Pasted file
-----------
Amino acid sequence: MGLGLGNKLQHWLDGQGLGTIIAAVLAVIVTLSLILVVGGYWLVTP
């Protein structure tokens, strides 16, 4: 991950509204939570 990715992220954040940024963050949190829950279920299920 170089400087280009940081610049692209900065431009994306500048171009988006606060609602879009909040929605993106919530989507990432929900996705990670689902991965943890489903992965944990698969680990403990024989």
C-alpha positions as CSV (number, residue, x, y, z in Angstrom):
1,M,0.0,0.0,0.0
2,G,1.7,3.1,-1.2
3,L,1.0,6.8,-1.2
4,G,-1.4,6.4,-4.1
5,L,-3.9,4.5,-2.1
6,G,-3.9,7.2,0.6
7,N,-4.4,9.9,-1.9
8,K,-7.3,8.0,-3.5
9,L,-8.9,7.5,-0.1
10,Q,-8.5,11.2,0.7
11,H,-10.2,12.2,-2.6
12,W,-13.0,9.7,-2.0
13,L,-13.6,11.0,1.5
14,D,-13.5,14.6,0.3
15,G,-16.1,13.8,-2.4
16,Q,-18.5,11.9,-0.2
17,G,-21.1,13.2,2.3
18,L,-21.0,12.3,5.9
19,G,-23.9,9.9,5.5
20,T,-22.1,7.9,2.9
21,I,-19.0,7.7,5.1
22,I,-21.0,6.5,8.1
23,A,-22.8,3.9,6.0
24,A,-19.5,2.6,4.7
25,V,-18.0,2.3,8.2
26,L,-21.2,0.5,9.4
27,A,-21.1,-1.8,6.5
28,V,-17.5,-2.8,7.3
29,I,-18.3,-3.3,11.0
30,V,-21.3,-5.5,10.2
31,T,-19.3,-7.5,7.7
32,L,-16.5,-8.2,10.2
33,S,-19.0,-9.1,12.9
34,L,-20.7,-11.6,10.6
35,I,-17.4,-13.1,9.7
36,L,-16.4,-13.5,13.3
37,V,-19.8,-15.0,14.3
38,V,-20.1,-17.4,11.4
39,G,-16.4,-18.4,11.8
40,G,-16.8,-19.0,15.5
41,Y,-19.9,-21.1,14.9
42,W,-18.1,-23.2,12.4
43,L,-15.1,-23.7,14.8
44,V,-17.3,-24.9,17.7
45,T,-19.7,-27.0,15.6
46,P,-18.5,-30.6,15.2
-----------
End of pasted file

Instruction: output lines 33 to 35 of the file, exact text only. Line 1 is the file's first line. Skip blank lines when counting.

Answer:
30,V,-21.3,-5.5,10.2
31,T,-19.3,-7.5,7.7
32,L,-16.5,-8.2,10.2